March 2, 2020 •
On February 27, a bill containing over 40 amendments and changes to Nova Scotia’s Election Act, passed its Second Reading. The bill was only introduced into the Nova Scotia House of Assembly last week. Government Bill No. 225, Elections Act […]
On February 27, a bill containing over 40 amendments and changes to Nova Scotia’s Election Act, passed its Second Reading.
The bill was only introduced into the Nova Scotia House of Assembly last week.
The bill imposes penalties on third parties failing to file their election advertising report within four months after election day.
The penalty is up to $50 for each day the third party fails to file the report, up to a maximum of $1,500.
The Chief Electoral Officer has the sole discretion of imposing the penalty.
The Chief Electoral Officer could also deduct the amount of any outstanding penalties from reimbursement to be paid to those third parties.
The legislation would allow for internet voting for members of the Canadian Armed Forces stationed outside the province or to be so stationed during an election.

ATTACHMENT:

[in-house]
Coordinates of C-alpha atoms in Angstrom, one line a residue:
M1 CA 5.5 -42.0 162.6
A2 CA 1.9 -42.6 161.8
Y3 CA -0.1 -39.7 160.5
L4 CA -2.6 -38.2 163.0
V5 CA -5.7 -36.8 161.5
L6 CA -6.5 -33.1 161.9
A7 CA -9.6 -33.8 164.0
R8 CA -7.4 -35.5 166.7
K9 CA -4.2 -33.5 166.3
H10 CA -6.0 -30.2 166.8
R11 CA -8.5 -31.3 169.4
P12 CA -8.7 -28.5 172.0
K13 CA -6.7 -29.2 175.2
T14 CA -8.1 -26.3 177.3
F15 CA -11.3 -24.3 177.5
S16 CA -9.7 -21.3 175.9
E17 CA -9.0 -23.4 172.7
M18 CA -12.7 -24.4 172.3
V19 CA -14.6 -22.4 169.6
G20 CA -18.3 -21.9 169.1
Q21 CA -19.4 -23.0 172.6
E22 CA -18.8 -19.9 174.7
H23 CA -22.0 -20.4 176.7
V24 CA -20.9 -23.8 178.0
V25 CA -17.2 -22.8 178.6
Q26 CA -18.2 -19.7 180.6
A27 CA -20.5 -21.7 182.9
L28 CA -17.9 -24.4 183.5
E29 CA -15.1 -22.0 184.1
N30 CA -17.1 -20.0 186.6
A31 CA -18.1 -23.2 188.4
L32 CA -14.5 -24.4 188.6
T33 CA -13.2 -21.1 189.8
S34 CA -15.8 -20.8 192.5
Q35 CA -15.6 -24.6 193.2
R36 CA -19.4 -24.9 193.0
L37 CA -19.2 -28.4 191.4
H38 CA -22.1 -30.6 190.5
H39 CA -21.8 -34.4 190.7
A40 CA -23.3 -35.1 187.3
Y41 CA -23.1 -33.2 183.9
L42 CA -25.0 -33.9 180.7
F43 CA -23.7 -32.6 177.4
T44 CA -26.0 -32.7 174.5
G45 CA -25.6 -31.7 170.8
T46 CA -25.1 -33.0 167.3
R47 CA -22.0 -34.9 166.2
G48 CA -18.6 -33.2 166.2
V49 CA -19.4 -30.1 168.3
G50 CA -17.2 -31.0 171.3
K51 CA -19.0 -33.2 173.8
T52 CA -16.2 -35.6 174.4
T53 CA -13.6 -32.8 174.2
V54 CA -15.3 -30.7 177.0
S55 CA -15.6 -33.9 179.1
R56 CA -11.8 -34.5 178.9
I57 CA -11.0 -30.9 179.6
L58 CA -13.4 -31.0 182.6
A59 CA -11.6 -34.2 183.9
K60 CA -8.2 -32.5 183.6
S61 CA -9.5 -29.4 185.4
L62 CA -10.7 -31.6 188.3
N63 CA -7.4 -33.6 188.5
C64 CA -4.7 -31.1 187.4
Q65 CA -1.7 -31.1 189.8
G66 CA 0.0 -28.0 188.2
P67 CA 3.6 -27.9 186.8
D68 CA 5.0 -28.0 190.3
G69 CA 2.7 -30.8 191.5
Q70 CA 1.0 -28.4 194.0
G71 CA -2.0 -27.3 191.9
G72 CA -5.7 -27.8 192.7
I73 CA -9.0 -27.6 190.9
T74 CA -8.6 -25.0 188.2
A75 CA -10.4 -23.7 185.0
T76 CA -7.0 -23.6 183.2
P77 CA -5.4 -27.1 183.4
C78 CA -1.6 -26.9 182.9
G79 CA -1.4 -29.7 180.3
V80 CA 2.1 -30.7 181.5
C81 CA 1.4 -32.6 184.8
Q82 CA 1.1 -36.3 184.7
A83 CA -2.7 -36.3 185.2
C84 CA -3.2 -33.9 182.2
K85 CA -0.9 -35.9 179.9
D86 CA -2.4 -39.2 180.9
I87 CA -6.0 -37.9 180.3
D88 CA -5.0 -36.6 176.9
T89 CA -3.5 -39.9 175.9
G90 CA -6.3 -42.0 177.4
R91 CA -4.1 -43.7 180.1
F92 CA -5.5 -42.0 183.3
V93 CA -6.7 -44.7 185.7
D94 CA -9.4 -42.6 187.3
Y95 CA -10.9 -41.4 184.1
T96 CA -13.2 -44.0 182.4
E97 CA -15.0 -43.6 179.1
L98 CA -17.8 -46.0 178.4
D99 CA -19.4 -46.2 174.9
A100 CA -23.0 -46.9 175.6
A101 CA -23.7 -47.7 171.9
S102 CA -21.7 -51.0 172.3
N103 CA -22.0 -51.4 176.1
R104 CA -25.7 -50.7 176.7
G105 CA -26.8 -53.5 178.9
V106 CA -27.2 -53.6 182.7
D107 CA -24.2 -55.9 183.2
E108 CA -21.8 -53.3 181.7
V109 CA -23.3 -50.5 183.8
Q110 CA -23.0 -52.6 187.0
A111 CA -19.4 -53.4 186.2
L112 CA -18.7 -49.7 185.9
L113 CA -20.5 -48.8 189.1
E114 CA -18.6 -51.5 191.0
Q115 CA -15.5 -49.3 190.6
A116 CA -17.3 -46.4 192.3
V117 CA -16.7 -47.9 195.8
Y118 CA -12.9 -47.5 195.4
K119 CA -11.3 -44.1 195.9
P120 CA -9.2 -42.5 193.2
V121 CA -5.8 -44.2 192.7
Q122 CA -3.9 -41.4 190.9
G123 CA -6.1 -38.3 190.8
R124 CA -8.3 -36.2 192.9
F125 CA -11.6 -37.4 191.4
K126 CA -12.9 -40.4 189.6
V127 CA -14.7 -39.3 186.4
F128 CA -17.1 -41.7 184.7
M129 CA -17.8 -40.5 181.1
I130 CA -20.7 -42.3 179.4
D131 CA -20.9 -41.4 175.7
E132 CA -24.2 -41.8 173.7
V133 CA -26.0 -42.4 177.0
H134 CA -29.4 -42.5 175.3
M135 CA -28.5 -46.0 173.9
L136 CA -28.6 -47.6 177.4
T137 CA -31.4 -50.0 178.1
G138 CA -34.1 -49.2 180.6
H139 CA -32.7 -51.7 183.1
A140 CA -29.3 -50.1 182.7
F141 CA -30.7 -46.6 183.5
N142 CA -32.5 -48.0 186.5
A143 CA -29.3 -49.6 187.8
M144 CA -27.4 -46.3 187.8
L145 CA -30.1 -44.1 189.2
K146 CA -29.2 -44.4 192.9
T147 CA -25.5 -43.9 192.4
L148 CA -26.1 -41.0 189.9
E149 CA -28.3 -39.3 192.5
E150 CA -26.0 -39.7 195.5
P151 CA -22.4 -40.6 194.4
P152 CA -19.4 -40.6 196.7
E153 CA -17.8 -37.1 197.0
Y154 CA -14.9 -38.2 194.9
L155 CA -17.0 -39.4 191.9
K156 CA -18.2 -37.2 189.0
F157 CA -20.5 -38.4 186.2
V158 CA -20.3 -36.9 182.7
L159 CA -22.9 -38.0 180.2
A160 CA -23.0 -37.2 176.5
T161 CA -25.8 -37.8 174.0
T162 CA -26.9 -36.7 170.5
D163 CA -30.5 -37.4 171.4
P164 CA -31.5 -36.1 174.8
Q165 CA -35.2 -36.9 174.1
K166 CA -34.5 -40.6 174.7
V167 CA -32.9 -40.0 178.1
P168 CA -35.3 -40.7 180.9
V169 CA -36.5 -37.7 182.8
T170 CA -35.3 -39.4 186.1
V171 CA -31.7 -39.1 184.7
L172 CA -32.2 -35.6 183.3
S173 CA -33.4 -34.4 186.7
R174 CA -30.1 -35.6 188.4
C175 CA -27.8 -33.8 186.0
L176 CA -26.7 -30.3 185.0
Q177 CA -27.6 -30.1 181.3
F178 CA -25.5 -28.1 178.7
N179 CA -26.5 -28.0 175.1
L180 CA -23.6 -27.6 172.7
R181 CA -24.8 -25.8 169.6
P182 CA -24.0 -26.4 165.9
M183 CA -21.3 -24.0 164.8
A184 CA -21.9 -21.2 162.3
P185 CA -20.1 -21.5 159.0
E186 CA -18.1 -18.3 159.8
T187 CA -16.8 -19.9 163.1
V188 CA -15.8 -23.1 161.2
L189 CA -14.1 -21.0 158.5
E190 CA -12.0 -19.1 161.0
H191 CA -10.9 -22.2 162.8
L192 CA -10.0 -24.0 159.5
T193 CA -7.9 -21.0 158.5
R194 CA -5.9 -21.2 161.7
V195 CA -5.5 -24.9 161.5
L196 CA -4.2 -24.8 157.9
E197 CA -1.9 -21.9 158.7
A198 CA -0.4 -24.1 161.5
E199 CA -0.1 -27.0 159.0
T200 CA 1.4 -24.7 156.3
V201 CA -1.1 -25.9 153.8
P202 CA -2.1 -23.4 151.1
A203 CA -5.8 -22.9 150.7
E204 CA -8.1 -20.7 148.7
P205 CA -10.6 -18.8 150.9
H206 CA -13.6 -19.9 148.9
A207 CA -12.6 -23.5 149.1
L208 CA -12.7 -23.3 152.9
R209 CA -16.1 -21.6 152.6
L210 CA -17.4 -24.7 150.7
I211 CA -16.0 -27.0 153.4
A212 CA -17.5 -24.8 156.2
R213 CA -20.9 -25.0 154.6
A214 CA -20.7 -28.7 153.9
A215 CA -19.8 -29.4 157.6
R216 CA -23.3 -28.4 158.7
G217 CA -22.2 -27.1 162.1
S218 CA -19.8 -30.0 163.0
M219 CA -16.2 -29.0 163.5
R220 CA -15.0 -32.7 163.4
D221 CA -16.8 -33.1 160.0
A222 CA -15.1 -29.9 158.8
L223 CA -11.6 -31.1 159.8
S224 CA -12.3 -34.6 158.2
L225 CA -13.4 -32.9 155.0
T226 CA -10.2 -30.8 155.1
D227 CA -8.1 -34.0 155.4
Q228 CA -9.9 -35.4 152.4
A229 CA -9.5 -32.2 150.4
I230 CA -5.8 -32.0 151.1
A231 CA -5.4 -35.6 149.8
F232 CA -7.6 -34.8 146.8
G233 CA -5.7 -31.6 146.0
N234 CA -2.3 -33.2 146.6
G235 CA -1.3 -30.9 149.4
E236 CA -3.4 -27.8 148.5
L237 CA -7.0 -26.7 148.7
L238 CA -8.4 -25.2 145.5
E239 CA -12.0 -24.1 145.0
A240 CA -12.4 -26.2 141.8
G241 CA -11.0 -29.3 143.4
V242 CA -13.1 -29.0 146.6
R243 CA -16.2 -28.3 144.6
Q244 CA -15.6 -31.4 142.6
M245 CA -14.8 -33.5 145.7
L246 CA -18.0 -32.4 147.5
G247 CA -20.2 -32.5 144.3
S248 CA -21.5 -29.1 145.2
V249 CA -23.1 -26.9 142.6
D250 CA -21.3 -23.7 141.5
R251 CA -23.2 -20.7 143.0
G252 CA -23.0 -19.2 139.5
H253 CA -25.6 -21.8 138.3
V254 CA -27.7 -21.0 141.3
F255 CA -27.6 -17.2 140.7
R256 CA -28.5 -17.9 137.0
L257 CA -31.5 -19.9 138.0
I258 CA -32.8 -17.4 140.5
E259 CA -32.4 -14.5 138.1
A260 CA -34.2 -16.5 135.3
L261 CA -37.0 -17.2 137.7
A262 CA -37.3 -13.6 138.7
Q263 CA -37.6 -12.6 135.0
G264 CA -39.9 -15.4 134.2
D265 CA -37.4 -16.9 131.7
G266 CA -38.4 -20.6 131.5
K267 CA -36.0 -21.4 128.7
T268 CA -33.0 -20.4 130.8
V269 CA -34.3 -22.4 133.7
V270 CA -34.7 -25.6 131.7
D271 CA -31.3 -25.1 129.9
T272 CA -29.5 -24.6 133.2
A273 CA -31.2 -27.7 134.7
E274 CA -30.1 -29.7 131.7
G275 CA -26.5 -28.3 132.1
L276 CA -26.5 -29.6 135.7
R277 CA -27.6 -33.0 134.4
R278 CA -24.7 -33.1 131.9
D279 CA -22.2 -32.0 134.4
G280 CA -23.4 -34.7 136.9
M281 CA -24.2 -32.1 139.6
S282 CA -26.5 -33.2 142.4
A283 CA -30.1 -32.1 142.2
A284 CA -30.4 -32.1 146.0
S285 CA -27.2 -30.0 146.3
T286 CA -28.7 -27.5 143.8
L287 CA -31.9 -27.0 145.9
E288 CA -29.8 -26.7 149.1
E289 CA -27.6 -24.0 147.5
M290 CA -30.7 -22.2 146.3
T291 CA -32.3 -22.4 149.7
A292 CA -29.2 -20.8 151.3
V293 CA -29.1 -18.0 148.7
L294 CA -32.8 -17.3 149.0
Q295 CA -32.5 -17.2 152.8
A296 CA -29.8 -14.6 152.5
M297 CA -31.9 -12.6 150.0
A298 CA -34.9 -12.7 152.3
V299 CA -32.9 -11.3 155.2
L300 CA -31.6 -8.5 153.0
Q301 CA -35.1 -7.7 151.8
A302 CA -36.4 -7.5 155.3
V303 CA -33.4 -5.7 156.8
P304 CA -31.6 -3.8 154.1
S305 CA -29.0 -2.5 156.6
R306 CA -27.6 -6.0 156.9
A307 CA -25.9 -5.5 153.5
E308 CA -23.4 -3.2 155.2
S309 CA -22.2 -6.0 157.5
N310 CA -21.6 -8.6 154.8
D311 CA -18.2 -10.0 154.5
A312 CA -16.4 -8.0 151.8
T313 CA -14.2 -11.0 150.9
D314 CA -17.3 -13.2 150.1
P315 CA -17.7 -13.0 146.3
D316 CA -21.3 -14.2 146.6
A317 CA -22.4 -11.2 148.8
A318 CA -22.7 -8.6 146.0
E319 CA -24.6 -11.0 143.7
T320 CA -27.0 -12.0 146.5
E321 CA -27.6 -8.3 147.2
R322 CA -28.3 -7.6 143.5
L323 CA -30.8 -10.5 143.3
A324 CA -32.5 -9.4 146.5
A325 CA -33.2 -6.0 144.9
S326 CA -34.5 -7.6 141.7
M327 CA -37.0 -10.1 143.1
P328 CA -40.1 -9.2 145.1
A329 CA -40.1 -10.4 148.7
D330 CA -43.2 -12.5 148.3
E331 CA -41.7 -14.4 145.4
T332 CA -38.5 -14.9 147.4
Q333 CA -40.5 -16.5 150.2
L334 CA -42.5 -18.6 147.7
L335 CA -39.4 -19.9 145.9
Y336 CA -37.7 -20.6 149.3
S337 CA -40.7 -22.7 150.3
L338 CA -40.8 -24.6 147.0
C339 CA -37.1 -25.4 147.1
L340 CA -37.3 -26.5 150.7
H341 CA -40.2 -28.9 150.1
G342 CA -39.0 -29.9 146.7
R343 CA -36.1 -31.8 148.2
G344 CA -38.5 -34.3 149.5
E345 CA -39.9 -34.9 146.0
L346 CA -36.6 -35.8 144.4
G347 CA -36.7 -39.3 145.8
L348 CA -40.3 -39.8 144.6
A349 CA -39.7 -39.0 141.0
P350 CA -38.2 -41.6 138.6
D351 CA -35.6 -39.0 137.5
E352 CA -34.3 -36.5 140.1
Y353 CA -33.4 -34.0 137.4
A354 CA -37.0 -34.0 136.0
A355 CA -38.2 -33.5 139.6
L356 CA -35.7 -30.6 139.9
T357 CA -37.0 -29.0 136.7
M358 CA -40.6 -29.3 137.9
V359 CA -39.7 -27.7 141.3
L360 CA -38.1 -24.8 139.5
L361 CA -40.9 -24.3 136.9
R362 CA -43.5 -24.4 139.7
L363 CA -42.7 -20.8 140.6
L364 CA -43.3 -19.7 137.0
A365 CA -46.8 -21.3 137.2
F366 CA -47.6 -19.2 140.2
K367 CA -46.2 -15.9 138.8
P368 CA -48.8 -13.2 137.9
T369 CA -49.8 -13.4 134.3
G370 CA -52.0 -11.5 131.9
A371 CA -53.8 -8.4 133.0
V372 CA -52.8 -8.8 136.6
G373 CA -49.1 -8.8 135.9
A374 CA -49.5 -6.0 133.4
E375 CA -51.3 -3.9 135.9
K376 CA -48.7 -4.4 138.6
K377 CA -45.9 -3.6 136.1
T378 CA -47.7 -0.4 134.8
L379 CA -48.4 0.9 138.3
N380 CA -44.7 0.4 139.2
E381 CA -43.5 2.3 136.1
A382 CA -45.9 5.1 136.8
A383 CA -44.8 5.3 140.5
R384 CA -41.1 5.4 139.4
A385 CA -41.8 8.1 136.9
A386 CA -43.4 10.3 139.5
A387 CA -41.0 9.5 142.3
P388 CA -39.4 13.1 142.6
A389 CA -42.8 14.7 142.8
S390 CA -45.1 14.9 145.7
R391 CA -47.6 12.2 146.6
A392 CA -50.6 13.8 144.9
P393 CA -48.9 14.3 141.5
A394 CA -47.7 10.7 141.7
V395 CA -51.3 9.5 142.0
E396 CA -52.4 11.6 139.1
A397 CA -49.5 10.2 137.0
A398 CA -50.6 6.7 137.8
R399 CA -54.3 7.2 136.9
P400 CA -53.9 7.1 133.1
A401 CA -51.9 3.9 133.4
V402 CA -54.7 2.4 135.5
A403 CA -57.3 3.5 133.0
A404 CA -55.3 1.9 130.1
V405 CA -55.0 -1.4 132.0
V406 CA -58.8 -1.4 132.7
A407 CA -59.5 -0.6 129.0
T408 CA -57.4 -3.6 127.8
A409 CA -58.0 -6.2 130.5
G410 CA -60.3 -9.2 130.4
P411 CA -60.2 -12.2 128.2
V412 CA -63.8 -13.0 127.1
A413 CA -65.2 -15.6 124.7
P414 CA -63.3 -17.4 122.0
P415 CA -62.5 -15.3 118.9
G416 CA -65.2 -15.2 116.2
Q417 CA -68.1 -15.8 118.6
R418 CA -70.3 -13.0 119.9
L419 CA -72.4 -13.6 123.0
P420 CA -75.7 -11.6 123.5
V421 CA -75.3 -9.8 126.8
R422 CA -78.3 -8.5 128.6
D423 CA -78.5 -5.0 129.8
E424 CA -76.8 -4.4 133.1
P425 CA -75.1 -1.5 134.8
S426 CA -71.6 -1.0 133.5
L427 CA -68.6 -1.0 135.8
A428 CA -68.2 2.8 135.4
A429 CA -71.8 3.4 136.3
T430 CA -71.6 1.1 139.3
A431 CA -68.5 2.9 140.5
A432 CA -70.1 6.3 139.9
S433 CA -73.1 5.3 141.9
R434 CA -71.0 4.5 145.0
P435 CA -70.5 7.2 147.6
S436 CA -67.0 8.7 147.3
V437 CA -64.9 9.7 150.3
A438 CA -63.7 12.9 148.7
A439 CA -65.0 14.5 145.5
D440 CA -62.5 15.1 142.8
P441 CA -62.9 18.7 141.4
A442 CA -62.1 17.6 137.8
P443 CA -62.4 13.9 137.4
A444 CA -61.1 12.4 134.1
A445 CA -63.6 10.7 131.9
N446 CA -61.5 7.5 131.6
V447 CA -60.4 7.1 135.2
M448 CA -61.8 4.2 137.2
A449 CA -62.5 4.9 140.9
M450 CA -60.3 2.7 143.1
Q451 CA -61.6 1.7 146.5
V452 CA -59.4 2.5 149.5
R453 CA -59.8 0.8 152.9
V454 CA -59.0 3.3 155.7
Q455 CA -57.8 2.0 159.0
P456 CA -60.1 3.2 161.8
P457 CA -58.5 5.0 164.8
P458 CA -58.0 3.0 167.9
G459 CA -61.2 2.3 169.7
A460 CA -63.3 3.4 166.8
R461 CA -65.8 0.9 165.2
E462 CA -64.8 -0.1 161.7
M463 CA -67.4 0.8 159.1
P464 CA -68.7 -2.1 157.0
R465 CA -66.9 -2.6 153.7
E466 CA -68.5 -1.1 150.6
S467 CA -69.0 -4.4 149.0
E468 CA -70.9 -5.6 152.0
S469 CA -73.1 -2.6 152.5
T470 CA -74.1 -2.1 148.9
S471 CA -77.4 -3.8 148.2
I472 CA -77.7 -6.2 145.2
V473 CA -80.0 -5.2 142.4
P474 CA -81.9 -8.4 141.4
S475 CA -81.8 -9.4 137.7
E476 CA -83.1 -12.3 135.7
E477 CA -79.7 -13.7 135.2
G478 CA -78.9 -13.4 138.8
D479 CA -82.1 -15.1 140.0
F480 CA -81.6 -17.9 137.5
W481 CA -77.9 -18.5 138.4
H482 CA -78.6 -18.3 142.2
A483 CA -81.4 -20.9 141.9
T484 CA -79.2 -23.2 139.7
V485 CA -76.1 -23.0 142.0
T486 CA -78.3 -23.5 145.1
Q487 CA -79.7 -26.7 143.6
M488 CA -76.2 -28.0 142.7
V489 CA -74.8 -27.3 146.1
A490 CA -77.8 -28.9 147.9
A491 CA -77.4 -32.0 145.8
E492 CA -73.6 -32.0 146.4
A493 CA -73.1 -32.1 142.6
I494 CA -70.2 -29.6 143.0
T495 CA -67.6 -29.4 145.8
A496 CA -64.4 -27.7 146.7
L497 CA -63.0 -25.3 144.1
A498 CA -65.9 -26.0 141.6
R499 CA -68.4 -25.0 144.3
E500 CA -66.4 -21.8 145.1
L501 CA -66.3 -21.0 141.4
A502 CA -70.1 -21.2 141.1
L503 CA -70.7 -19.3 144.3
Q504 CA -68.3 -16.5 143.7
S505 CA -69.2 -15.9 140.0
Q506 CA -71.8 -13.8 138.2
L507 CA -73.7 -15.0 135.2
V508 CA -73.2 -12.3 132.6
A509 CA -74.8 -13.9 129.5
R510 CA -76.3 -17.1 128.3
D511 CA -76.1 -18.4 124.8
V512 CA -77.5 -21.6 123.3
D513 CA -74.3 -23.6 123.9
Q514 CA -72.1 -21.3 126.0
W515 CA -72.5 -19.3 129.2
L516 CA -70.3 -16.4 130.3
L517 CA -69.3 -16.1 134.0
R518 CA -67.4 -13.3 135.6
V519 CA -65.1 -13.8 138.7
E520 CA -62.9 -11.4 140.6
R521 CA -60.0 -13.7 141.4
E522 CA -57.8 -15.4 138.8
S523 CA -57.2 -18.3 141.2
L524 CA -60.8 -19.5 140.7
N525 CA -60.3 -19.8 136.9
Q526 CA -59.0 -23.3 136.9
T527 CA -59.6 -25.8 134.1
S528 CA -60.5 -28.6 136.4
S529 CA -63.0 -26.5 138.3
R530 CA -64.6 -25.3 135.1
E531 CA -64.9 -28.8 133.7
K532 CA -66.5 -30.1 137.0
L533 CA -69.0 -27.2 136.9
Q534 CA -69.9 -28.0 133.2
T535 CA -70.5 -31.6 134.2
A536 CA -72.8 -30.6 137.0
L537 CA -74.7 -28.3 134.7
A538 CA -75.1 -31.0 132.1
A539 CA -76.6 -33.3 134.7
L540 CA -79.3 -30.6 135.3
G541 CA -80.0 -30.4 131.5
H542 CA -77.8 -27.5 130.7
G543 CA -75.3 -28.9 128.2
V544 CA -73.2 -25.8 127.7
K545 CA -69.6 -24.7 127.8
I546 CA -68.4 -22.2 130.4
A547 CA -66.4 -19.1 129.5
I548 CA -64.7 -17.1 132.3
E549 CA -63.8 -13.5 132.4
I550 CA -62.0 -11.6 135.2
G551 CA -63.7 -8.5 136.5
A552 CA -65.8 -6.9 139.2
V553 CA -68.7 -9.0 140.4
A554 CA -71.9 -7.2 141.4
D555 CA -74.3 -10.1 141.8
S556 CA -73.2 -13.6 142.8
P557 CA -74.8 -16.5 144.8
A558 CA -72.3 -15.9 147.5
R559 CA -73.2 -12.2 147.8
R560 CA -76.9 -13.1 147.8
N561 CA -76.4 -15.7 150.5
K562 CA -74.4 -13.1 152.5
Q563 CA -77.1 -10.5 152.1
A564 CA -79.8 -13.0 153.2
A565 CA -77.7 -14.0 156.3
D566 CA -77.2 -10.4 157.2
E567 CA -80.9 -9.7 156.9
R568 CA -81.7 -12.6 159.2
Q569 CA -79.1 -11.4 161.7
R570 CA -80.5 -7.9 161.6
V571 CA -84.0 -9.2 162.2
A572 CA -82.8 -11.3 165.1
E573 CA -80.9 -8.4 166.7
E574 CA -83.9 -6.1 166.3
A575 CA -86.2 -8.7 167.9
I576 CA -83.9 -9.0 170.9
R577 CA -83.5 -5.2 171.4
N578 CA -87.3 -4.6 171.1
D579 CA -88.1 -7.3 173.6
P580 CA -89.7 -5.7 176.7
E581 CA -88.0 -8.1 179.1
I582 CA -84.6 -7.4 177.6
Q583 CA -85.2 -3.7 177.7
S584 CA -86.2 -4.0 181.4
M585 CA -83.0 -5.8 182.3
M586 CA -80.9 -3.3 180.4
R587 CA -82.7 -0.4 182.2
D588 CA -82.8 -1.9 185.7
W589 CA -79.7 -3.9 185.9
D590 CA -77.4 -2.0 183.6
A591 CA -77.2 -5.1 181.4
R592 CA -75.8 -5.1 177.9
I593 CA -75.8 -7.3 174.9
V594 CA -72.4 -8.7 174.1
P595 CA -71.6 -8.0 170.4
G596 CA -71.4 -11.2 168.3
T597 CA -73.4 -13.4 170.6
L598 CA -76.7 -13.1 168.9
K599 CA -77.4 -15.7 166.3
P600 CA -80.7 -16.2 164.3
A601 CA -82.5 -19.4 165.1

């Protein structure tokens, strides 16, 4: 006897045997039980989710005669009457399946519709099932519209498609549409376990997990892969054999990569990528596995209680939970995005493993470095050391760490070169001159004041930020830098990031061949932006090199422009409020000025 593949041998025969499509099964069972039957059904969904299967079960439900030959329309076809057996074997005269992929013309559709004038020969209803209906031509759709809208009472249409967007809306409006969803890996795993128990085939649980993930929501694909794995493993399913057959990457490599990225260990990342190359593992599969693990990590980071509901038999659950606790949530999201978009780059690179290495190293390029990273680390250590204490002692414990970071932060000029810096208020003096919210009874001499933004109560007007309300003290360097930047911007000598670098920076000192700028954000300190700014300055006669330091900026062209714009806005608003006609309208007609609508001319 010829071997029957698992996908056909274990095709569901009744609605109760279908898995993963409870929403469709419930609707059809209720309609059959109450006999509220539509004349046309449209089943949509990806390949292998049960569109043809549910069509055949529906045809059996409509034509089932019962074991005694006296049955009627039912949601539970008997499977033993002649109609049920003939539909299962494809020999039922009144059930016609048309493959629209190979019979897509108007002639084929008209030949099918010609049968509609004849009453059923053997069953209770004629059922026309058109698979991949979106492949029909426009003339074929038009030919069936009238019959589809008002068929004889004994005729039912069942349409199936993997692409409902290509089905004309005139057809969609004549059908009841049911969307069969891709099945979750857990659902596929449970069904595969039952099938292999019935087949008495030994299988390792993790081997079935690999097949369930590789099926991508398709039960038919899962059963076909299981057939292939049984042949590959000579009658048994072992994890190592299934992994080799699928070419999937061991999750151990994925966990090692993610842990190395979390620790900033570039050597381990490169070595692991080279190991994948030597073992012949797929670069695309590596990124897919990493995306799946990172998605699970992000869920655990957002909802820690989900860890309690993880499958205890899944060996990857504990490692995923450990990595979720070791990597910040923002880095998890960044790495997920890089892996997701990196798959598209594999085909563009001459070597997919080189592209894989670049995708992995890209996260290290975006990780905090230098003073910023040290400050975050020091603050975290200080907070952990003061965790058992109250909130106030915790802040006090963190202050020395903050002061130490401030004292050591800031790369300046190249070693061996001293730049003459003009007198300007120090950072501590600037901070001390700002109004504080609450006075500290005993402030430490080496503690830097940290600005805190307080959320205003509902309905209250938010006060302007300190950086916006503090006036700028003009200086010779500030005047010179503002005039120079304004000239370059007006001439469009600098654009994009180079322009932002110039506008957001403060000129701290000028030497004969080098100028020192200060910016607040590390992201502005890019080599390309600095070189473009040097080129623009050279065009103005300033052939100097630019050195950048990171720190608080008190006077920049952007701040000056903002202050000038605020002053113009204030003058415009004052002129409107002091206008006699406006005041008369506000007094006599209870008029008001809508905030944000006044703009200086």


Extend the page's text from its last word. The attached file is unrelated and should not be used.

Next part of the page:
As introduced, the bill would amend the definition of election expenses.
It would clarify the timing of when expenses are considered election expenses.
This will be done by including expenses related to an official addition or a judicial recount, and by adding family and accessibility expenses.
By enacting a definition of family and accessibility expenses, reimbursements would be allowed to candidates for childcare, spousal care, elder care, or the care of a person with a disability.
Additionally, candidates with disabilities could seek reimbursement for expenses incurred during an election in relation to their disabilities.
The bill includes various other amendments related to voting and polling procedures for the province.
If passed, the legislation would come into force upon proclamation.
State and Federal Communications, Inc. provides research and consulting services for government relations professionals on lobbying laws, procurement lobbying laws, political contribution laws in the United States and Canada. Learn more by visiting stateandfed.com.